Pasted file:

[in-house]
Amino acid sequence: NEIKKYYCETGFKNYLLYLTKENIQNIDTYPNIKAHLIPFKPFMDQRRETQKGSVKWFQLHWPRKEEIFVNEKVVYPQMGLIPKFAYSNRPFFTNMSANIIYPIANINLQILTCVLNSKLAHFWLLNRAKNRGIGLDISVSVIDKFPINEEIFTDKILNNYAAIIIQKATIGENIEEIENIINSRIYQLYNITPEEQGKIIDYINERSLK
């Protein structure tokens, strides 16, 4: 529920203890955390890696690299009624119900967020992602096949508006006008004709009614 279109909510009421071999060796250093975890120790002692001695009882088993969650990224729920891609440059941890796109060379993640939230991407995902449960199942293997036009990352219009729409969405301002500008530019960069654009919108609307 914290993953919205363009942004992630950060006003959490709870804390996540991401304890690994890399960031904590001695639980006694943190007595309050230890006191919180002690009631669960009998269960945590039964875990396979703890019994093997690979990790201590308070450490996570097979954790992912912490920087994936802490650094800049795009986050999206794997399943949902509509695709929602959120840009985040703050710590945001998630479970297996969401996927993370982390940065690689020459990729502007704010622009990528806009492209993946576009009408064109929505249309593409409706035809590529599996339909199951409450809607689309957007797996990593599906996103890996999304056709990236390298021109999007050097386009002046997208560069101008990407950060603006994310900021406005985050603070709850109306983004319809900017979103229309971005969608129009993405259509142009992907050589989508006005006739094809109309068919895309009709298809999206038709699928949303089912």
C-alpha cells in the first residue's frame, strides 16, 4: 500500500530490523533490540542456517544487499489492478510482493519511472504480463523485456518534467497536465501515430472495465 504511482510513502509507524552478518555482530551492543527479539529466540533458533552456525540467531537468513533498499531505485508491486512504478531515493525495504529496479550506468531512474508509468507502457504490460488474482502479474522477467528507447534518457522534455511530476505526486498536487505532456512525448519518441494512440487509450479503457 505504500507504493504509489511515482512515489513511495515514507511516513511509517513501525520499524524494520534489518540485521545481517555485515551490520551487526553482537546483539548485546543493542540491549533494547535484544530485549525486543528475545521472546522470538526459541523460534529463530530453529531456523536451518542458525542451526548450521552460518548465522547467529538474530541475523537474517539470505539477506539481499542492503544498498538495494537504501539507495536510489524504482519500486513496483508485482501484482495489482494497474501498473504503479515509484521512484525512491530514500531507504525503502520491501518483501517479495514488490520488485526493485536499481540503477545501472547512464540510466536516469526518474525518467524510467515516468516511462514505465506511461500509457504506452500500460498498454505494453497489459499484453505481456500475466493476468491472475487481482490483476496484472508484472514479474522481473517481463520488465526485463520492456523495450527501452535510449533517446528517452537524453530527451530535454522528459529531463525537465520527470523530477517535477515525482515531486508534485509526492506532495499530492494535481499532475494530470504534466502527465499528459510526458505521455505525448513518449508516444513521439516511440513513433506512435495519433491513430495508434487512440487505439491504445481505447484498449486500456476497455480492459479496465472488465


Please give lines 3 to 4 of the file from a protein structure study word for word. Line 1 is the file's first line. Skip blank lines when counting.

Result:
């Protein structure tokens, strides 16, 4: 529920203890955390890696690299009624119900967020992602096949508006006008004709009614 279109909510009421071999060796250093975890120790002692001695009882088993969650990224729920891609440059941890796109060379993640939230991407995902449960199942293997036009990352219009729409969405301002500008530019960069654009919108609307 914290993953919205363009942004992630950060006003959490709870804390996540991401304890690994890399960031904590001695639980006694943190007595309050230890006191919180002690009631669960009998269960945590039964875990396979703890019994093997690979990790201590308070450490996570097979954790992912912490920087994936802490650094800049795009986050999206794997399943949902509509695709929602959120840009985040703050710590945001998630479970297996969401996927993370982390940065690689020459990729502007704010622009990528806009492209993946576009009408064109929505249309593409409706035809590529599996339909199951409450809607689309957007797996990593599906996103890996999304056709990236390298021109999007050097386009002046997208560069101008990407950060603006994310900021406005985050603070709850109306983004319809900017979103229309971005969608129009993405259509142009992907050589989508006005006739094809109309068919895309009709298809999206038709699928949303089912």
C-alpha cells in the first residue's frame, strides 16, 4: 500500500530490523533490540542456517544487499489492478510482493519511472504480463523485456518534467497536465501515430472495465 504511482510513502509507524552478518555482530551492543527479539529466540533458533552456525540467531537468513533498499531505485508491486512504478531515493525495504529496479550506468531512474508509468507502457504490460488474482502479474522477467528507447534518457522534455511530476505526486498536487505532456512525448519518441494512440487509450479503457 505504500507504493504509489511515482512515489513511495515514507511516513511509517513501525520499524524494520534489518540485521545481517555485515551490520551487526553482537546483539548485546543493542540491549533494547535484544530485549525486543528475545521472546522470538526459541523460534529463530530453529531456523536451518542458525542451526548450521552460518548465522547467529538474530541475523537474517539470505539477506539481499542492503544498498538495494537504501539507495536510489524504482519500486513496483508485482501484482495489482494497474501498473504503479515509484521512484525512491530514500531507504525503502520491501518483501517479495514488490520488485526493485536499481540503477545501472547512464540510466536516469526518474525518467524510467515516468516511462514505465506511461500509457504506452500500460498498454505494453497489459499484453505481456500475466493476468491472475487481482490483476496484472508484472514479474522481473517481463520488465526485463520492456523495450527501452535510449533517446528517452537524453530527451530535454522528459529531463525537465520527470523530477517535477515525482515531486508534485509526492506532495499530492494535481499532475494530470504534466502527465499528459510526458505521455505525448513518449508516444513521439516511440513513433506512435495519433491513430495508434487512440487505439491504445481505447484498449486500456476497455480492459479496465472488465